Apple Filing Protocol

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Apple Filing Protocol
Basic data

Maintainer Development stopped
developer Apple, Inc.
Current  version 3.4
(July 25, 2012)
operating system macOS and others

The Apple Filing Protocol ( AFP ; German about Apple filing protocol ) is a network protocol from Apple that computers with the operating systems Mac OS or macOS allows file access over a network.

AFP specifies different AFP versions, the server and client agree on the maximum possible version for both sides during the connection.

Older versions of AFP can only be operated via Apple's proprietary AppleTalk Protocol Stack with DDP as the transmission protocol , but from version 2.2 AFP also runs on pure TCP / IP networks on port 548.

Newer versions of the protocol also support file sizes over 2  GB , long file names (over 31 bytes) and UTF-8 characters in file names.

AFP is a network protocol that uses the features of HFS Plus (the standard Mac OS file system) such as. B. Resource Forks , Type and Creator Codes and the Desktop Database are supported. These were necessary properties under the classic Mac OS, but they are no longer a prerequisite for the operation of Mac OS X.

With OS X Mavericks (10.9, 2012) Apple replaced AFP with SMB2 (Samba), which is why AFP is no longer being developed.


Under Mac OS up to and including version 9.2.2, AFP is the only network protocol supported by default for file access on other computers. Under Mac OS X, AFP is one of many network protocols supported by default for the integration of remote file systems (in addition to SMB / CIFS or NFS ).

The AFP client on Mac OS (up to and including 9) shows an icon consisting of two opposing arrows in the upper left corner of the screen, which flashes when there is activity on connected volumes. In this way, the user is informed about possible waiting times.

Farallon marketed a solution in the early 1990s that consisted of an ISA bus card for connection to a LocalTalk network and corresponding software for PC-compatible DOS and Windows 3.1 . With their help one could access AFP servers.


The following server solutions from Apple can be used as dedicated servers:

AppleShare Server
runs on Mac OS up to version 8.1,
DDP support for transport only .
AppleShare IP Server
executable on Mac OS up to version 9.2.2,
DDP or TCP / IP support for transport.
AppleShare Pro
executable on A / UX ,
only DDP support for transport.
AFP file server from Mac OS X Server
DDP support for transport up to version 10.3 available, after that only IP.

AFP server implementations are also available from other manufacturers. For example, Microsoft offers Services for Macintosh as an optional service for the Windows server family , but this has not been actively maintained for years: Even Windows 2003 only speaks the outdated AFP level 2.2. Third-party manufacturers such as Acronis / Grouplogic with ExtremeZ-IP or Cyan Soft with MacServerIP, however, also offer modern AFP servers for Windows systems. Novell NetWare supplies an AFP-3 server.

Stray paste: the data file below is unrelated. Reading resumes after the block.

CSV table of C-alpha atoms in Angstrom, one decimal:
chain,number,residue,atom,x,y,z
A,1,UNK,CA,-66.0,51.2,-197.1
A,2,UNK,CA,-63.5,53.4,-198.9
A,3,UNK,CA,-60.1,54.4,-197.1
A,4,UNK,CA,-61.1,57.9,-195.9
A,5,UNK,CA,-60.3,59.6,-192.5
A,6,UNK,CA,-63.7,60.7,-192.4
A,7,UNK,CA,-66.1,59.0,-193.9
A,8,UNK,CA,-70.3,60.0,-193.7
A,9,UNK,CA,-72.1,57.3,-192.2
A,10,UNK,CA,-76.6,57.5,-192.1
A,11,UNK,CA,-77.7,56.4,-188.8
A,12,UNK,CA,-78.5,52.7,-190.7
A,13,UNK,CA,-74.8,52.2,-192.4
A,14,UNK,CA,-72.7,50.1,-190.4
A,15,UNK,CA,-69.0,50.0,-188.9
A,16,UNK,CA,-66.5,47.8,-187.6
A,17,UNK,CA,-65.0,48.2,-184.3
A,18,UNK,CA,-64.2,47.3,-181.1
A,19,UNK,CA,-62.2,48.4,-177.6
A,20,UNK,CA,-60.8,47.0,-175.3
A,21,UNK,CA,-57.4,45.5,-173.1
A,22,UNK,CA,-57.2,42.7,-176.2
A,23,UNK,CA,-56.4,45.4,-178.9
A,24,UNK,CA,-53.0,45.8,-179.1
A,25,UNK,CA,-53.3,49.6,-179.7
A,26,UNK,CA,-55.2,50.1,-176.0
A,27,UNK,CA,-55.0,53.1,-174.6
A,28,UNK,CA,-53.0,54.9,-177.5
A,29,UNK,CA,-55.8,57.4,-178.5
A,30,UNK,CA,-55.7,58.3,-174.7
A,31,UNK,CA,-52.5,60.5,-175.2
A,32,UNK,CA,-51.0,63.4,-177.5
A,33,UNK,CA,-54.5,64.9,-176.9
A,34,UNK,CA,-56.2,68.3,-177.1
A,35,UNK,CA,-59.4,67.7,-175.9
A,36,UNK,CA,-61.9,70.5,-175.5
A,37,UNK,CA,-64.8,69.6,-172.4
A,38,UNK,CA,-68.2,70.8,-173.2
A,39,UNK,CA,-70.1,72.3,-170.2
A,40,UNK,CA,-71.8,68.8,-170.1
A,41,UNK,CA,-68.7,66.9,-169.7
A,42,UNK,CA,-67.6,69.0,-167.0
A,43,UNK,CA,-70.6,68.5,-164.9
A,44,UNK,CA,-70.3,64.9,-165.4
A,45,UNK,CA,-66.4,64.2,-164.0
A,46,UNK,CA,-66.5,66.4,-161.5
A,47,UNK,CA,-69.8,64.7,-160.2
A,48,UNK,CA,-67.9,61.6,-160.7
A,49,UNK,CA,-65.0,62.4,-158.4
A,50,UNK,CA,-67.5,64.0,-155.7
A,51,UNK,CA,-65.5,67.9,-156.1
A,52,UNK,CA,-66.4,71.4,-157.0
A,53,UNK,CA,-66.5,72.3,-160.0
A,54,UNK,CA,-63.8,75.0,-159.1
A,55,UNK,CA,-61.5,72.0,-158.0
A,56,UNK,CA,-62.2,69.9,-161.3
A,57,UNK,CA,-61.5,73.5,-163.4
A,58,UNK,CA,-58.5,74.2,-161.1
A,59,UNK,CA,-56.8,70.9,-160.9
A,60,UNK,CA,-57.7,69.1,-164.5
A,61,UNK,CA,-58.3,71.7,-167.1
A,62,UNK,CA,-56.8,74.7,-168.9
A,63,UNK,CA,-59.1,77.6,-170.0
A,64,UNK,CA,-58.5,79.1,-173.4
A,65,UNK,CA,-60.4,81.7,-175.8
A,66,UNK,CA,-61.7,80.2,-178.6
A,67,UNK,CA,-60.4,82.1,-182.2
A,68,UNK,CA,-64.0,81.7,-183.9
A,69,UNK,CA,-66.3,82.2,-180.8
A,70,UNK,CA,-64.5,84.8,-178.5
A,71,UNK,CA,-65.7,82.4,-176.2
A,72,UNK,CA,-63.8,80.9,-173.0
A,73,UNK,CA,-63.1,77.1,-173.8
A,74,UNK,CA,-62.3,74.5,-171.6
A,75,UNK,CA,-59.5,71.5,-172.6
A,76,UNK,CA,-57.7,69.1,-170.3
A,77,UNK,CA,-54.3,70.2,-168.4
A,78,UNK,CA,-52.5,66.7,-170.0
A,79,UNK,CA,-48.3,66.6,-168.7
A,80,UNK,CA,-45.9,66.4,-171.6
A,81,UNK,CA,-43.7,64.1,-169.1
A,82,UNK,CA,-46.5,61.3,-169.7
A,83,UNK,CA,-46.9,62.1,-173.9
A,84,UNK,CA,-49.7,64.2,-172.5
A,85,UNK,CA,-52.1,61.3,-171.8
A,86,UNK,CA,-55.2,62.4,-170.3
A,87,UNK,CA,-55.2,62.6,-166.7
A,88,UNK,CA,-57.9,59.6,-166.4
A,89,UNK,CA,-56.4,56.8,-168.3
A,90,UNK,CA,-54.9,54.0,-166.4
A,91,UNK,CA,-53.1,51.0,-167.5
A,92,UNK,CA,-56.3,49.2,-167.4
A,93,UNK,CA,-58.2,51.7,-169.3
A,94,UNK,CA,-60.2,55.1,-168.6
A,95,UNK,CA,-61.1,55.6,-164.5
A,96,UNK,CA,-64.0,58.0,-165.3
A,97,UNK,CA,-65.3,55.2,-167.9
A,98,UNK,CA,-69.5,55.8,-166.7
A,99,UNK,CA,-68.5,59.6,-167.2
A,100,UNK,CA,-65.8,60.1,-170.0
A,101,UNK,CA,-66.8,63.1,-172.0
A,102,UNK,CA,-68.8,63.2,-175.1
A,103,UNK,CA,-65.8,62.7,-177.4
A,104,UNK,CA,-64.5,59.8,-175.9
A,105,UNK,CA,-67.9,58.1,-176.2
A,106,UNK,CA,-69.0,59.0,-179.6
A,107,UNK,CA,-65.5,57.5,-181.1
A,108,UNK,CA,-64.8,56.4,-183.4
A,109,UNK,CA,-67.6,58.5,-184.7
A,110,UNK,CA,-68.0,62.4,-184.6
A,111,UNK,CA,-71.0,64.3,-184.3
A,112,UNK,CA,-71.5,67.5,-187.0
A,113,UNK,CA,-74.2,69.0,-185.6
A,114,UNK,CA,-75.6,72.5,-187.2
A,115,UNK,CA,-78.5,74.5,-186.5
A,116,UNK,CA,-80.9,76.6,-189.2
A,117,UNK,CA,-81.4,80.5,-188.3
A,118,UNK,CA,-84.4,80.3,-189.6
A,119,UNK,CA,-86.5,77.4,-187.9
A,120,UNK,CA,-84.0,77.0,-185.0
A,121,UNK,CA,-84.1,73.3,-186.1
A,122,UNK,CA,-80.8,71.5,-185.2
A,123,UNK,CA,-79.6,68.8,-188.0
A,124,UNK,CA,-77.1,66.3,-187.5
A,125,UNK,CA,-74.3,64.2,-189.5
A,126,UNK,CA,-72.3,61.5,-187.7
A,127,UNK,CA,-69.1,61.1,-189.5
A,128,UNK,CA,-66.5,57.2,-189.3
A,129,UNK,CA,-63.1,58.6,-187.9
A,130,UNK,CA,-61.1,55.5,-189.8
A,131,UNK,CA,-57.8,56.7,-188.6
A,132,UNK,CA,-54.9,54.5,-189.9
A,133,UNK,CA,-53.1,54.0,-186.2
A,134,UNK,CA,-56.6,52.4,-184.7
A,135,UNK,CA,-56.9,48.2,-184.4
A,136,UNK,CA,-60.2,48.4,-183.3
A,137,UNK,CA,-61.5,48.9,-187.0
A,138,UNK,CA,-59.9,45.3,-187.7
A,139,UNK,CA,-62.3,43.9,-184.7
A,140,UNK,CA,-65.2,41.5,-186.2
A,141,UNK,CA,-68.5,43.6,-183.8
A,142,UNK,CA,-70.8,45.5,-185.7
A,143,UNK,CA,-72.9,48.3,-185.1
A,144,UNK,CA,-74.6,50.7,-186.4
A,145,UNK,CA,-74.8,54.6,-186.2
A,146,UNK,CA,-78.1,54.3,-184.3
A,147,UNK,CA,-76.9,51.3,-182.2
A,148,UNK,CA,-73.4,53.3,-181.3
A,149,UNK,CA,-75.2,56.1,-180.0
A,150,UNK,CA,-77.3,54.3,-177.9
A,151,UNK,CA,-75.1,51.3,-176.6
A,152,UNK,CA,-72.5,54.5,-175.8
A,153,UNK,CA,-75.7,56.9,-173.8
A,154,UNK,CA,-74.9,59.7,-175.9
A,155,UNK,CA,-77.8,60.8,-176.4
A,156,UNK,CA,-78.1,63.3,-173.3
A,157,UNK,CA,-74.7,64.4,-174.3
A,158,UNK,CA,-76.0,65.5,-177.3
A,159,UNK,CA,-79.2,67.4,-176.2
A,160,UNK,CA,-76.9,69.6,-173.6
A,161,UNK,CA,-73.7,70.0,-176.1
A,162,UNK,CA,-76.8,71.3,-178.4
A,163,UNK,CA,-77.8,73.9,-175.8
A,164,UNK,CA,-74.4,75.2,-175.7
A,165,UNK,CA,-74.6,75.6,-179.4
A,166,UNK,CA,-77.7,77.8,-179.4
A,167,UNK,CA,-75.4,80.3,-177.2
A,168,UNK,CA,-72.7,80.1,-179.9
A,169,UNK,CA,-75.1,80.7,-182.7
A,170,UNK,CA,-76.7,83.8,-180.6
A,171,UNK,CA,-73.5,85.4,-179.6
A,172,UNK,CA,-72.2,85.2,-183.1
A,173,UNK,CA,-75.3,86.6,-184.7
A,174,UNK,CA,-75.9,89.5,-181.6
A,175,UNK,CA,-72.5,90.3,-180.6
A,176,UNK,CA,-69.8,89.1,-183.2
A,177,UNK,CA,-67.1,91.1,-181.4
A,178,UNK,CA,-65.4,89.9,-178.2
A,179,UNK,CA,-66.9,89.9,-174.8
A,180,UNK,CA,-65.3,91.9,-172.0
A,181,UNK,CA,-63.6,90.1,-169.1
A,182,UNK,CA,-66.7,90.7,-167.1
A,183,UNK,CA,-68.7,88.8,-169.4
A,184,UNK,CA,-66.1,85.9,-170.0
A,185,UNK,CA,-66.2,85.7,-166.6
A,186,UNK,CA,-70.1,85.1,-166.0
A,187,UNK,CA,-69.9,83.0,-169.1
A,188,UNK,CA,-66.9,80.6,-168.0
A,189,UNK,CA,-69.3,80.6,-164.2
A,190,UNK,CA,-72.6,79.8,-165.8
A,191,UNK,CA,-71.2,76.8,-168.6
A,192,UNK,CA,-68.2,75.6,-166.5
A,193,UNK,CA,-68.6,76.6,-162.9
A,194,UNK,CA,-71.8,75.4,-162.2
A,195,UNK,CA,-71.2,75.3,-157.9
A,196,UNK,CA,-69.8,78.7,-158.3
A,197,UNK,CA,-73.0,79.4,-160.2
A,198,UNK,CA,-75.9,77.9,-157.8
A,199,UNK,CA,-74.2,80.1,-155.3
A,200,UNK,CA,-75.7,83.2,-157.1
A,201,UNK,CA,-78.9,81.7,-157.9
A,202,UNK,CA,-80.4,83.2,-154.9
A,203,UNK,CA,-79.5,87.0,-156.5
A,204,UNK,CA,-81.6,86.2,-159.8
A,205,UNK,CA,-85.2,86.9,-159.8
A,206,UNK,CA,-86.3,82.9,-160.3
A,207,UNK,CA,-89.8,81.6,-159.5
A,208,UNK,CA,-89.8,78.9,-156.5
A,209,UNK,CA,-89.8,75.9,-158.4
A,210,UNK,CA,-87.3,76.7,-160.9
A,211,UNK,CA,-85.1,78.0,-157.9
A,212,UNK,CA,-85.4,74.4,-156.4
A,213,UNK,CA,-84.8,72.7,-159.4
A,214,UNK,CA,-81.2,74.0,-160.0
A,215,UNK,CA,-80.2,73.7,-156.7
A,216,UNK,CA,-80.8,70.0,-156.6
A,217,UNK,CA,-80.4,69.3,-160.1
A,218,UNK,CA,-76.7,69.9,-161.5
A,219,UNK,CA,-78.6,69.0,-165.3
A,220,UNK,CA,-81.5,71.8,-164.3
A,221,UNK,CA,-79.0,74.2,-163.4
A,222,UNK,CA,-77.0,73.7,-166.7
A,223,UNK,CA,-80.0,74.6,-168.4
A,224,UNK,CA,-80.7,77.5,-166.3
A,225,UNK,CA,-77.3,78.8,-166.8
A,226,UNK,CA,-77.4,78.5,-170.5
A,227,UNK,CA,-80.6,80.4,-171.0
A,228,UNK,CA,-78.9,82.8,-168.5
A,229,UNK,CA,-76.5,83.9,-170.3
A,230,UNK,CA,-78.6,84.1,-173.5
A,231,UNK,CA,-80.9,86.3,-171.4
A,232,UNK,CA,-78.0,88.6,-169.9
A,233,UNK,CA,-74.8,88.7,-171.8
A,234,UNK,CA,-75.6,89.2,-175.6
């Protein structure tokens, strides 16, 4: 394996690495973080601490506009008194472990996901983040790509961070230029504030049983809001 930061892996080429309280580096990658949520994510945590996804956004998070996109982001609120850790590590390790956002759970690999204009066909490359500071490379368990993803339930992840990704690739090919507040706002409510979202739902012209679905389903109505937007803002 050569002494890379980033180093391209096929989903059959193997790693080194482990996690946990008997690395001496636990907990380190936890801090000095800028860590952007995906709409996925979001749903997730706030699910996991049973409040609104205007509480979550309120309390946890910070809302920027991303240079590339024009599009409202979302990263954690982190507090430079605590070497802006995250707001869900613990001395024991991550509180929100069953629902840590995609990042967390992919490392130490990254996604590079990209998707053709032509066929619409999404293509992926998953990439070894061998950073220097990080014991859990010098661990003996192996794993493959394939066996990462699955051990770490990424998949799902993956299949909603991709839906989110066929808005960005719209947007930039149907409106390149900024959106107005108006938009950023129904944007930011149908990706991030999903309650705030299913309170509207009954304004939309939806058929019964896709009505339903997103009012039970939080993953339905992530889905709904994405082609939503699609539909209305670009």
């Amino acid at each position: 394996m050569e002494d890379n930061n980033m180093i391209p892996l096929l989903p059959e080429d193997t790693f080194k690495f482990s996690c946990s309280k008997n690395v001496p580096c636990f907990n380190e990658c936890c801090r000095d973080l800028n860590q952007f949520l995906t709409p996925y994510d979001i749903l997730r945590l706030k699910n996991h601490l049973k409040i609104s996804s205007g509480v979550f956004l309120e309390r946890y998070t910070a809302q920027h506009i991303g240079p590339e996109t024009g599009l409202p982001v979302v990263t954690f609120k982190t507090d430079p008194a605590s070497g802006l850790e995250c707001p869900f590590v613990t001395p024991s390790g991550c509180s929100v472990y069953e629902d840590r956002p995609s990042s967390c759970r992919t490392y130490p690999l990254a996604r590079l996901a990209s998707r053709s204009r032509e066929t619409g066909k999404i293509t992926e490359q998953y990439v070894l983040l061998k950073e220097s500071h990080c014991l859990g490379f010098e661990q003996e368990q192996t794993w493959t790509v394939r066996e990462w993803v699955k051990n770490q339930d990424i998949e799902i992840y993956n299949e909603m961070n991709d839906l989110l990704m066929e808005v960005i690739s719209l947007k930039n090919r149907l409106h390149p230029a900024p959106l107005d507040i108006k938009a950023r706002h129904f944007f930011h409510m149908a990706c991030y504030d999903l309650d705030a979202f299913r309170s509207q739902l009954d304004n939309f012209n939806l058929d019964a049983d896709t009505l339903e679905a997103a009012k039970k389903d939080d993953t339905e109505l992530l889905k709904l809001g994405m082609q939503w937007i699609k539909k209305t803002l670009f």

With Netatalk and CAP there are also open source AFP servers for Unix-type operating systems.

All Mac OS versions from version 7.0 onwards can function as AFP servers, even though this functionality, known by Apple as " Personal File Sharing ", supports a maximum of ten connections for use as a peer-to-peer solution. Another disadvantage is the low transmission speed and the fact that the server computer is heavily loaded depending on the activity, which slows down work there.

The AppleTalk protocol stack

The AppleTalk protocols can be divided into several layers that form a protocol stack . The protocols can be classified in the ISO-OSI reference model as follows :

OSI layer AppleTalk protocol stack
4th          ATP AEP NBP RTMP
1 LocalTalk Ethernet -
Token Ring -


version Publication date Logs additional information
2.0 DDP
2.1 June 1991 DDP Adaptation to system 7 .
2.2 DDP, TCP
3.0 March 24, 2001 DDP, TCP Introduced with Mac OS X 10.0 (Cheetah). Support of UTF-8 , Unix file rights and for files larger than 2 GB.
3.1 August 23, 2002 DDP, TCP Bugfix release together with Mac OS X 10.2 (Jaguar); Implementation of Kerberos Version 2 (Kerberos V).
3.1+ October 24, 2003 DDP, TCP Introduced with Mac OS X Panther (10.3), with improved Kerberos support. Last version that can use the Datagram Delivery Protocol (DDP) from AppleTalk and is therefore compatible with very old versions of classic Mac OS (“ Macintosh System Software ” prior to System 7.5 ).
3.2 April 29, 2005 TCP Introduced with Mac OS X Tiger (10.4) and with support for ACLs and Extended Attributes .
3.2+ October 26, 2007 TCP Version of Mac OS X Leopard (10.5). Supplemented by functions for Time Machine .
3.3 August 28, 2009 TCP Introduced with Mac OS X Snow Leopard (10.6).
3.4 July 25, 2012 TCP No new functions, instead adaptation of the AFP error codes to POSIX . Introduced with OS X Mountain Lion (10.8).

See also


  • Sidhu, Andrews, Oppenheimer: Inside AppleTalk , 2nd, Addison-Wesley, 1999
  • Apple Computer Inc .: Inside Macintosh: Networking , 2nd, Addison-Wesley, 1994, Chapter 1 - Introduction to AppleTalk (online version)

Web links

Individual evidence

  1. Apple changes file sharing protocol , Florian Kurzmaier, June 12, 2013; Retrieved June 18, 2016.
  2. TCP and UDP ports used by Apple software products. Retrieved July 27, 2020 .
  4. Apple Developer: AFP Version Differences (English); Retrieved June 18, 2016.
  5. Netatalk Documentation, Chapter 3: Setting up Netatalk (English), Section “Authentication” under “UAMs supported by Netatalk”; Retrieved June 18, 2016.